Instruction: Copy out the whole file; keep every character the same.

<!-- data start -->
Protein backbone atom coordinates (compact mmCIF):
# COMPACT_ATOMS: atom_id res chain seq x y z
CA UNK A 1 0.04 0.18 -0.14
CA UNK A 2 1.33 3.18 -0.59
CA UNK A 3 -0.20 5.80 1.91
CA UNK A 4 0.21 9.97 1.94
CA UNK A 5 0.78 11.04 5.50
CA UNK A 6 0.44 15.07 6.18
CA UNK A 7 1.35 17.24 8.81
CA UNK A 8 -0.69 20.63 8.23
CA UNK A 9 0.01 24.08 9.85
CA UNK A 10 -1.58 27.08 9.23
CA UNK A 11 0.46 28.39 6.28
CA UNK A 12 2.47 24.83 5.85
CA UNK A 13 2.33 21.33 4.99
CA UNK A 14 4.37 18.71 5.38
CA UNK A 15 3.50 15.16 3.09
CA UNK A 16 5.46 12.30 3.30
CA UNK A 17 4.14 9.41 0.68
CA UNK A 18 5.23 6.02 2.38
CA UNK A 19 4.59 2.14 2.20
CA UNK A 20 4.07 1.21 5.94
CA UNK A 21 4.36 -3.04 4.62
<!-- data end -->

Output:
Protein backbone atom coordinates (compact mmCIF):
# COMPACT_ATOMS: atom_id res chain seq x y z
CA UNK A 1 0.04 0.18 -0.14
CA UNK A 2 1.33 3.18 -0.59
CA UNK A 3 -0.20 5.80 1.91
CA UNK A 4 0.21 9.97 1.94
CA UNK A 5 0.78 11.04 5.50
CA UNK A 6 0.44 15.07 6.18
CA UNK A 7 1.35 17.24 8.81
CA UNK A 8 -0.69 20.63 8.23
CA UNK A 9 0.01 24.08 9.85
CA UNK A 10 -1.58 27.08 9.23
CA UNK A 11 0.46 28.39 6.28
CA UNK A 12 2.47 24.83 5.85
CA UNK A 13 2.33 21.33 4.99
CA UNK A 14 4.37 18.71 5.38
CA UNK A 15 3.50 15.16 3.09
CA UNK A 16 5.46 12.30 3.30
CA UNK A 17 4.14 9.41 0.68
CA UNK A 18 5.23 6.02 2.38
CA UNK A 19 4.59 2.14 2.20
CA UNK A 20 4.07 1.21 5.94
CA UNK A 21 4.36 -3.04 4.62